|THROUGH THE DERMOSCOPE
|Year : 2018 | Volume
| Issue : 2 | Page : 139-140
Dermoscopy of hailey hailey disease
Payal Chauhan, Dilip Meena, Neirita Hazarika
Department of Dermatology, Venereology and Leprology, All Institute of Medical Sciences, Rishikesh, Uttarakhand, India
|Date of Web Publication||19-Mar-2018|
Department of Dermatology, Venereology and Leprology, All India Institute of Medical Sciences, Rishikesh, Uttarakhand
Source of Support: None, Conflict of Interest: None
|How to cite this article:|
Chauhan P, Meena D, Hazarika N. Dermoscopy of hailey hailey disease. Indian Dermatol Online J 2018;9:139-40
A 50-year-old female presented with a 2-year history of fluid-filled and raised hyperpigmented lesions over her groin and left thigh. No significant past or family history was present. On examination, multiple, well-defined flaccid vesicles and pustules arranged in an arciform pattern along with raw erosions were present over the inguinoperineal region and the medial aspect of left thigh. Multiple disseminated, dirty looking, greasy, hyperpigmented, keratotic papules forming plaques were also present over the perineal area [Figure 1]a and [Figure 1]b. Examination of nails showed longitudinal white bands on the right thumbnail [Figure 1]c. Palms, soles, and oral mucosa were normal. Dermoscopic examination (DermLite II hybrid m; 3Gen; polarized mode, 10 × magnification) of the lesions was done which showed irregular pinkish white areas separated by pink furrows along with white areas in a cloud-like arrangement at places. We also noted whitish areas which were seen as irregularly raised wavy folds giving it a crumpled fabric pattern. Erosions with a few dotted vessels and crusted areas were also seen occasionally [Figure 2]. Dermoscopy of the keratotic papules surrounding the vesiculopustules and erosions showed irregular brownish black to greyish black areas [Figure 3]. Histopathological examination from the pustule revealed hyperkeratosis and acanthosis with a subcorneal bulla showing intraepidermal clefting and acantholytic cells giving a dilapidated brick wall appearance, which was consistent with the diagnosis of Hailey Hailey disease (HHD) [Figure 4].
|Figure 1: (a) Vesiclopustules arranged in an annular configuration, multiple greasy hyperpigmented keratotic papules along with raw erosions over the inginoperineal area. (b) Multiple flaccid vesicles and pustules over an erythematous base over the medial aspect of left thigh. (c) Longitudinal white bands on the right thumbnail|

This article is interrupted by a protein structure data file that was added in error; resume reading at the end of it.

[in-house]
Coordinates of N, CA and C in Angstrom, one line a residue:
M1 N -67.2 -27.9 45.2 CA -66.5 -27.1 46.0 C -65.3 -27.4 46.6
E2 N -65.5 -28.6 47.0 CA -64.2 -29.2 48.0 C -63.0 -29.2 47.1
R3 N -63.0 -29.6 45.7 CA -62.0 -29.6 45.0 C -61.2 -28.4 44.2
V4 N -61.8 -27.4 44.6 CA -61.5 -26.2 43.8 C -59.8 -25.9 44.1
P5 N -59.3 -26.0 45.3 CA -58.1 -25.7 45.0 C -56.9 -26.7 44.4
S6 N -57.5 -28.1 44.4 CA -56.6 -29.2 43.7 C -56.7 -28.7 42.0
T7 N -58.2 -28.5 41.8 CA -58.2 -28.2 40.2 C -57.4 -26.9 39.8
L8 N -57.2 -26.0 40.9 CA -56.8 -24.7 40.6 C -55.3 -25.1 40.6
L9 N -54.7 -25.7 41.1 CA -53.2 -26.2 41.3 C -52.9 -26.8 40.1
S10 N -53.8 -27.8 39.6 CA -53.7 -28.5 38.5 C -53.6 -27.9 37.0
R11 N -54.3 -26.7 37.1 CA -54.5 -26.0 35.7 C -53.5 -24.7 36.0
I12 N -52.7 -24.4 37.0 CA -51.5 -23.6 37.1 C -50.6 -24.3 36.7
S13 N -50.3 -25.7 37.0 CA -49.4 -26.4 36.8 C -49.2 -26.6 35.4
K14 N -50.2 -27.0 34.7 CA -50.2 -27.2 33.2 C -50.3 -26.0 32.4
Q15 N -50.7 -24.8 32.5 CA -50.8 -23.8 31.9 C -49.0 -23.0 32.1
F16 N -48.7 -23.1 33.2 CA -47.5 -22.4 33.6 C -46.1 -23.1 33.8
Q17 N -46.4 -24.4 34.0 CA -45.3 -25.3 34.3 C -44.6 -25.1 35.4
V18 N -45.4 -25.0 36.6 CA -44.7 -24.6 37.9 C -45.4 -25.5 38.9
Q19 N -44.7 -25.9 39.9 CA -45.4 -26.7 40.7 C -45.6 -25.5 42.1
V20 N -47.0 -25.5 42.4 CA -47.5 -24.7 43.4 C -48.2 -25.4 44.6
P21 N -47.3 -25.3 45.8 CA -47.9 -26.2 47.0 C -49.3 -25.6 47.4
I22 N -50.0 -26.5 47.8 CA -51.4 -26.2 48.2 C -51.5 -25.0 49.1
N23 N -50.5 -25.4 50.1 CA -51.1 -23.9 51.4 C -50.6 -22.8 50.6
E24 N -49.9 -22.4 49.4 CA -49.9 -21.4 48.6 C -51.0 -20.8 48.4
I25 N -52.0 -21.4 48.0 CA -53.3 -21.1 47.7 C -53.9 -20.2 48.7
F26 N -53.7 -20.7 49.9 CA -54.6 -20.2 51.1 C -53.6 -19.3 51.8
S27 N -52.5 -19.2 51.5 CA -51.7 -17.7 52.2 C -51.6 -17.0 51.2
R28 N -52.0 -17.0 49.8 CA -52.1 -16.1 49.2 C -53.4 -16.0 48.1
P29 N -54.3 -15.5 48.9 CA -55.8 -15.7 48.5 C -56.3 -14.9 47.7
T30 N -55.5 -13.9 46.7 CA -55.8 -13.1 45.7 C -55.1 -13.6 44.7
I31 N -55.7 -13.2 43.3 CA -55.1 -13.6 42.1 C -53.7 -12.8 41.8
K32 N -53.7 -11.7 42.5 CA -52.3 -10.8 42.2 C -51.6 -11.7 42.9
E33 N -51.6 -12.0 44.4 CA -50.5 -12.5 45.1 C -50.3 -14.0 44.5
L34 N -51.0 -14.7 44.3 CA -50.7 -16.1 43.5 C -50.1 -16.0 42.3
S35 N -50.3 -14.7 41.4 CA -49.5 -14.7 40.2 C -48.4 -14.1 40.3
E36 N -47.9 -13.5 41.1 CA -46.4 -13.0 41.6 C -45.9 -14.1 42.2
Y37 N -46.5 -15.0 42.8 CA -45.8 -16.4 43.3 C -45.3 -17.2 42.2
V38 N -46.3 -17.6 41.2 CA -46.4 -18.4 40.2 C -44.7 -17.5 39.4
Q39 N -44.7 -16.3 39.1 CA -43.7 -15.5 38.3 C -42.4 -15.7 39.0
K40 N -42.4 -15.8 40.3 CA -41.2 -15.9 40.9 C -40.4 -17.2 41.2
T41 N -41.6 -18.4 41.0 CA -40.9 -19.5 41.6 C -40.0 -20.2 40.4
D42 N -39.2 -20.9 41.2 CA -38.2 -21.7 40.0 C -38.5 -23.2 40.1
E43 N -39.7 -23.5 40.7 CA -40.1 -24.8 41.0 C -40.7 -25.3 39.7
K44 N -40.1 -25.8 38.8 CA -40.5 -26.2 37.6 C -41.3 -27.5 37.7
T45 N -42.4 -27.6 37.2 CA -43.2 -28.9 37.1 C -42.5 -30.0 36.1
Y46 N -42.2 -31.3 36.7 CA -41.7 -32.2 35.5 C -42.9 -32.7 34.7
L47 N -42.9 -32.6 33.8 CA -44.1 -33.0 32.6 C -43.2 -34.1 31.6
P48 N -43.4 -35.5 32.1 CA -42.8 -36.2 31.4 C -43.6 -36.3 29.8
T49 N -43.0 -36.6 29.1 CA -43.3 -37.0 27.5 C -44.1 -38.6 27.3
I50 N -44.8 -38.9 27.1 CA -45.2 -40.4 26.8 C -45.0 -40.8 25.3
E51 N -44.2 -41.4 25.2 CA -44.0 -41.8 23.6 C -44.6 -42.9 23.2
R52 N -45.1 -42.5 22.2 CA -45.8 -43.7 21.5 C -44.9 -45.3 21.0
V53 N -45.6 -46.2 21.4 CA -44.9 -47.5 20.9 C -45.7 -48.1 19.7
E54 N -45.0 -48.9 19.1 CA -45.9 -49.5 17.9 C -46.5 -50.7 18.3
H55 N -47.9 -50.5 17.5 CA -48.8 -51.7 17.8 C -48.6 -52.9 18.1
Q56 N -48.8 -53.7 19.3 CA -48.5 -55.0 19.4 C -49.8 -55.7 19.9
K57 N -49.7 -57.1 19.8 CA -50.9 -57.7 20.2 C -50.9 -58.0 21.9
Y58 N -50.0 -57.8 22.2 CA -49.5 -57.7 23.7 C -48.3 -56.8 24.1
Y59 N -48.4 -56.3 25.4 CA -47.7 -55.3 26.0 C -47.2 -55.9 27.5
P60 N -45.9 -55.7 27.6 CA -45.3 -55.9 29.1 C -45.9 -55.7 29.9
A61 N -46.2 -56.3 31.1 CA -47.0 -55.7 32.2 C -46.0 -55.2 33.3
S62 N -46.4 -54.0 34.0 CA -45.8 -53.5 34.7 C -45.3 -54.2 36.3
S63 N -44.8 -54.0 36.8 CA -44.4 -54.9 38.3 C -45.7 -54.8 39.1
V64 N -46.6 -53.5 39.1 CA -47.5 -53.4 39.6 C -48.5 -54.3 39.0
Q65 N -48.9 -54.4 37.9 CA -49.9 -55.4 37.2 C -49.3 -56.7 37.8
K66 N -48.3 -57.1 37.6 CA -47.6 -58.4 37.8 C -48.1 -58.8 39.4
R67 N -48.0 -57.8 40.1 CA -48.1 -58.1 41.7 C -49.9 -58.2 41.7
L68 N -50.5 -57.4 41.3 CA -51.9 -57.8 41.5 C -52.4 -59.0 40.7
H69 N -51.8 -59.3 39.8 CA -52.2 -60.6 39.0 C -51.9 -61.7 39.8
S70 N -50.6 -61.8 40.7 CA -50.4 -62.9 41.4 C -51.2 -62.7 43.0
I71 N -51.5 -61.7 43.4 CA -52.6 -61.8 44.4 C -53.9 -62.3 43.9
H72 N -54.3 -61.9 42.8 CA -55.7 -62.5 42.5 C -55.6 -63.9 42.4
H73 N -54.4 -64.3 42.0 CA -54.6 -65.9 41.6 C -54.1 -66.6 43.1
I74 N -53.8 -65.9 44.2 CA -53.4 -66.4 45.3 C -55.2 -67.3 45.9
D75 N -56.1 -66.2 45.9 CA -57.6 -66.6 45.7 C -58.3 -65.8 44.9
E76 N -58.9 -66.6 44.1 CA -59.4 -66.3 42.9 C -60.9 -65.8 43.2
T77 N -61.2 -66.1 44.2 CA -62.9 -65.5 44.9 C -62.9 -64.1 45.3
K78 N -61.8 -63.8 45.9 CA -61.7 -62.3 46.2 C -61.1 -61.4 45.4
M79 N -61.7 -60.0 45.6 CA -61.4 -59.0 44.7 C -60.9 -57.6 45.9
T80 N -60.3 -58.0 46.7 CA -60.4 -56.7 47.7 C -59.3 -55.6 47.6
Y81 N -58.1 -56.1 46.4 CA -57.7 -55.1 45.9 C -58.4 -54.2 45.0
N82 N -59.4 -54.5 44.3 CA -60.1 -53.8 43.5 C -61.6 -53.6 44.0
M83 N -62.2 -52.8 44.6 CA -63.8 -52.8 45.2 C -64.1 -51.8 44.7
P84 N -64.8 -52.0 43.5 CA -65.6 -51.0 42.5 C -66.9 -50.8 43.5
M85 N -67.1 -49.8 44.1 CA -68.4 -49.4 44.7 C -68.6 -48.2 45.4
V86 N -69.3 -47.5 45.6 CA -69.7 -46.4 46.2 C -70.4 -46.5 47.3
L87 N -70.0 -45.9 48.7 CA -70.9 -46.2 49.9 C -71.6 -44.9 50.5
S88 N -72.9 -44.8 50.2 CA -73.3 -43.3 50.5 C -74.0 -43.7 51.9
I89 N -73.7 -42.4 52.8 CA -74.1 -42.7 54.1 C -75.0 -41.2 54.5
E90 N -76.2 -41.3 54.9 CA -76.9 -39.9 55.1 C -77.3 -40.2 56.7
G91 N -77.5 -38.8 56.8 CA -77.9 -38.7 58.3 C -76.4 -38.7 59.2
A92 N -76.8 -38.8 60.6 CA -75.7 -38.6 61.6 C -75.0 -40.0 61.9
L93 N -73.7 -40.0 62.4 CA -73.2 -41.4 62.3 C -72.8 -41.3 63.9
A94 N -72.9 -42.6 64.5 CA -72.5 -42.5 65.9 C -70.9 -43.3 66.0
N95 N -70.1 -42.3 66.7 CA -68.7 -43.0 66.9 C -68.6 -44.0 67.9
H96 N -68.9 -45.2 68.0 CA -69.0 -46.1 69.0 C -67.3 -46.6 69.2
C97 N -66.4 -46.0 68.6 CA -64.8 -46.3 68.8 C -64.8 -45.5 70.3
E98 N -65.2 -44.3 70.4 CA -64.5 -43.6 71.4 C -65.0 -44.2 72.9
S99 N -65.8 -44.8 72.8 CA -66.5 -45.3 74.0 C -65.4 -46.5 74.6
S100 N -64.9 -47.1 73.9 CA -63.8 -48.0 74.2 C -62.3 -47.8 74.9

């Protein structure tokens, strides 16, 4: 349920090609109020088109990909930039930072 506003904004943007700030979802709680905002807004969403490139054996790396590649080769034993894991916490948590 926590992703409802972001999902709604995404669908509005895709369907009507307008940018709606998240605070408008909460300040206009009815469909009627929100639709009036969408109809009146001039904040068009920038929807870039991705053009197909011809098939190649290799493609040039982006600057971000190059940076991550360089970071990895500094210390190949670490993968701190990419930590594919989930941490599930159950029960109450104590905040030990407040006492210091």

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|Figure 2: (a) Irregular pinkish white areas separated by pink furrows (black arrow) with whitish areas seen in a crumpled fabric pattern (blue diamond). (b) Pink furrows (black arrow) and white areas present in a cloud-like arrangment (black diamond). (c) Crumpled fabric appearance (circle) of the vesiclopustules. Erosions with few dotted vessels also seen. (DermLite II hybrid m; 3Gen; polarized mode, ×10 magnification)|
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|Figure 3: Dermoscopy of the keratotic papules surrounding the vesiculopustules and erosions showing irregular brownish black to greyish black areas|
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|Figure 4: (a) Hyperkeratosis and acanthosis with a subcorneal bulla showing intraepidermal clefting and acantholytic cells giving a dilapidated brick wall appearance (H and E, ×100). (b) Closer view showing acanthoytic cells (H and E, ×400)|
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HHD is an uncommon autosomal dominant genodermatosis characterized by the development of flexural erosions, blisters, and warty papules. To the best of our knowledge, dermoscopic findings of HHD have been described only once previously and ours is the second report highlighting the dermoscopic features of this rare disease. Dermoscopic findings in this case are in line with those described by Kelati et al. who found similar combination of pink and white areas. In addition, we also describe the crumpled fabric appearance which represents the flaccid vesiclopustules present in HHD. This dermoscopic crumpled fabric appearance has not been described in any blistering disorder hitherto; however, we would like to believe that it can be elicited in blistering disorders where grouped flaccid vesiclopustules form the presentation, as seen typically in HHD. Although the classic presentation and nail findings made the diagnosis straightforward in our case, dermoscopy can be a useful clue in the diagnosis of HHD when faced with an intertriginous rash. Other differentials of HHD include subcorneal pustular dermatosis (SCPD), pustular psoriasis, Dariers disease, and Galli galli disease. We could not find the dermoscopic findings of SCPD, pustular psoriasis, and Galli Galli disease in the literature, and more studies are required in this area to delineate the dermoscopic differences of these disorders. Dermoscopic findings of other flexural disorders are tabulated in [Table 1].
Declaration of patient consent
The authors certify that they have obtained all appropriate patient consent forms. In the form, the patient has given her consent for her images and other clinical information to be reported in the journal. The patient understands that name and initial will not be published and due efforts will be made to conceal identity, but anonymity cannot be guaranteed.
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Conflicts of interest
There are no conflicts of interest.
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[Figure 1], [Figure 2], [Figure 3], [Figure 4]